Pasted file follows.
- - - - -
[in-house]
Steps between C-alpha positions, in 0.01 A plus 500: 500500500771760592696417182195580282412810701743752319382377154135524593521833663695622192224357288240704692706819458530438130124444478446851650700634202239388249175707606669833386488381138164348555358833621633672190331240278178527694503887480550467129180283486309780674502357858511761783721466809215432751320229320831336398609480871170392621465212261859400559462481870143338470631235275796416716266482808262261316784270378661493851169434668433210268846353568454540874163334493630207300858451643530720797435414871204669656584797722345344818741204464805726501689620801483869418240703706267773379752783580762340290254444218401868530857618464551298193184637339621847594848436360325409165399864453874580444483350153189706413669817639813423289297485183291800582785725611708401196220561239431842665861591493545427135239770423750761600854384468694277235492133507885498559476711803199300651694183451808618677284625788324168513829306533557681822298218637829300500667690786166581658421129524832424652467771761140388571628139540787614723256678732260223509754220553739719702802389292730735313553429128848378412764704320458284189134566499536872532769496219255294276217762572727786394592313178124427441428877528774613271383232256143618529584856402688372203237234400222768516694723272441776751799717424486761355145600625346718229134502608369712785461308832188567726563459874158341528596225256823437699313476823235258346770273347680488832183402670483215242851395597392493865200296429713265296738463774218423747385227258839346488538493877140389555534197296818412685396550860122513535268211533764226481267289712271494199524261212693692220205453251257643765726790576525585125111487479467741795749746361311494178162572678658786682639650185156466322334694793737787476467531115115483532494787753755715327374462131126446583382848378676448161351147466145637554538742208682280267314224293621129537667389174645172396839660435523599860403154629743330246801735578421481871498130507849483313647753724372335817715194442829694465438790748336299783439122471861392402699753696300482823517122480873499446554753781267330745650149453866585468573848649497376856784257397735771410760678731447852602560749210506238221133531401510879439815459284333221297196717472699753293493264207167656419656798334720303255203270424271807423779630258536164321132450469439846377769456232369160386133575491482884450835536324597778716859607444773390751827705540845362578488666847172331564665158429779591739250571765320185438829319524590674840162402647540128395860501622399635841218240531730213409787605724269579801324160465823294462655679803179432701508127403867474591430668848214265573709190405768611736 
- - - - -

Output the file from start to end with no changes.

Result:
[in-house]
Steps between C-alpha positions, in 0.01 A plus 500: 500500500771760592696417182195580282412810701743752319382377154135524593521833663695622192224357288240704692706819458530438130124444478446851650700634202239388249175707606669833386488381138164348555358833621633672190331240278178527694503887480550467129180283486309780674502357858511761783721466809215432751320229320831336398609480871170392621465212261859400559462481870143338470631235275796416716266482808262261316784270378661493851169434668433210268846353568454540874163334493630207300858451643530720797435414871204669656584797722345344818741204464805726501689620801483869418240703706267773379752783580762340290254444218401868530857618464551298193184637339621847594848436360325409165399864453874580444483350153189706413669817639813423289297485183291800582785725611708401196220561239431842665861591493545427135239770423750761600854384468694277235492133507885498559476711803199300651694183451808618677284625788324168513829306533557681822298218637829300500667690786166581658421129524832424652467771761140388571628139540787614723256678732260223509754220553739719702802389292730735313553429128848378412764704320458284189134566499536872532769496219255294276217762572727786394592313178124427441428877528774613271383232256143618529584856402688372203237234400222768516694723272441776751799717424486761355145600625346718229134502608369712785461308832188567726563459874158341528596225256823437699313476823235258346770273347680488832183402670483215242851395597392493865200296429713265296738463774218423747385227258839346488538493877140389555534197296818412685396550860122513535268211533764226481267289712271494199524261212693692220205453251257643765726790576525585125111487479467741795749746361311494178162572678658786682639650185156466322334694793737787476467531115115483532494787753755715327374462131126446583382848378676448161351147466145637554538742208682280267314224293621129537667389174645172396839660435523599860403154629743330246801735578421481871498130507849483313647753724372335817715194442829694465438790748336299783439122471861392402699753696300482823517122480873499446554753781267330745650149453866585468573848649497376856784257397735771410760678731447852602560749210506238221133531401510879439815459284333221297196717472699753293493264207167656419656798334720303255203270424271807423779630258536164321132450469439846377769456232369160386133575491482884450835536324597778716859607444773390751827705540845362578488666847172331564665158429779591739250571765320185438829319524590674840162402647540128395860501622399635841218240531730213409787605724269579801324160465823294462655679803179432701508127403867474591430668848214265573709190405768611736 